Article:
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Awareness of the 'Empathy Gap'

    Douglas Bedell
    By Douglas Bedell

    Categories: community, services

    Stations in life – are they way-stations, or for many, deadend locales? If more the latter, need they be desolate, hopeless settings? Or could neighborly concern help improve them? Such questions are prompted by a caustic column by Kenneth Horrigan in the St. Louis Post-Dispatch – "A Ride Through Empathy Gap with a Faithful Manservant."

    Yes, there is a gap in empathy – sympathetic feelings toward others – that may be one of the primordial aspects of human nature that remains to be more fully overcome.

    "In politics," Horrigan writes, "readily dismissing inconvenient people can easily extend to dismissing inconvenient truths about them. The insistence by some House Republicans in Congress on cutting financing for food stamps and impeding the implementation of Obamacare, which would allow patients, including those with pre-existing health conditions, to obtain and pay for insurance coverage, may stem in part from the empathy gap.”

    Yes, we can unwittingly view people via the labels attached to them – poor, homeless, helpless, lost souls or, simply, uncouth - when consideration of their circumstances (if we actually knew them) might lead to gains for all. Some victims of life's drearier circumstances might not respond, but others would surely be appreciative. Human nature isn't decreed from birth; it's capable of betterment even when circumstances seem fixed and frozen.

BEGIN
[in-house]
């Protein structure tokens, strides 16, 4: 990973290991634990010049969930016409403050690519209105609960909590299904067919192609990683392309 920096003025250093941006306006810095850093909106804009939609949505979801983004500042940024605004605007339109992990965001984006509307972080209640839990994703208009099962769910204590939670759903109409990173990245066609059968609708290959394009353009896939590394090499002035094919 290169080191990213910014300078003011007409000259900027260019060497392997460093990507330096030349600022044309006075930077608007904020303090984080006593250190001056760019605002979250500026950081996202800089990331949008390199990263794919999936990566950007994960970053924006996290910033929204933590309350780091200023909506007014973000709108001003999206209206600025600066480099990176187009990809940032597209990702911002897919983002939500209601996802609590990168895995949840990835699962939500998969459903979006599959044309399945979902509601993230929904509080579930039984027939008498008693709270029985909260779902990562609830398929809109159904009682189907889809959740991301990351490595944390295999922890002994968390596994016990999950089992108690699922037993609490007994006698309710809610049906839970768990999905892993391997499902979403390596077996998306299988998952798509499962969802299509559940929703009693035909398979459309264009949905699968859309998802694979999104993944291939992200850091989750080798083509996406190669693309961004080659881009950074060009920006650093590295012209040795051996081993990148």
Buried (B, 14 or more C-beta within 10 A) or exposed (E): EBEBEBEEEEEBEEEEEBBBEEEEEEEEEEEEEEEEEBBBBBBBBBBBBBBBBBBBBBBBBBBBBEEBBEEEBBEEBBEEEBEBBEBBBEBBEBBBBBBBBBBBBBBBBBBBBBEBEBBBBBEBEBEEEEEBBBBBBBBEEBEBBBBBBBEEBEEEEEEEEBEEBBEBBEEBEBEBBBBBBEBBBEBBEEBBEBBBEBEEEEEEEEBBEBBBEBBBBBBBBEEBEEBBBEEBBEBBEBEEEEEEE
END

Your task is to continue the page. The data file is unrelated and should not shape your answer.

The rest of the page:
Fairness requires an earnest look at deplorable circumstances, yet too often we turn away from them. Horrigan quotes psychologist Daniel Goleman, author of "Emotional Intelligence," as noting that "A growing body of recent research shows that people with the most social power pay scant attention to those with little such power.” 

    So it has always been, you may say. But need it always be? A premise of the Affordable Care Act is that people with pre-existing conditions deserve afforable medical attention for them. That isn't so much radical as evidence of a willingness to walk in another's shoes (or even our own) feelingly and confidently.

    Need it be "Empathy Gap," or more in line with our capacity as intelligent observers, "Empathy Awareness"? Especially when it extends to the halls of Congress, our congenital tendency to think in stereotypes and presumptions needs to be acknowledged and, finally, overcome. We can do better in terms of acknowledging and planning – not simply branding compelling social needs as giving rise to irresponsible spending.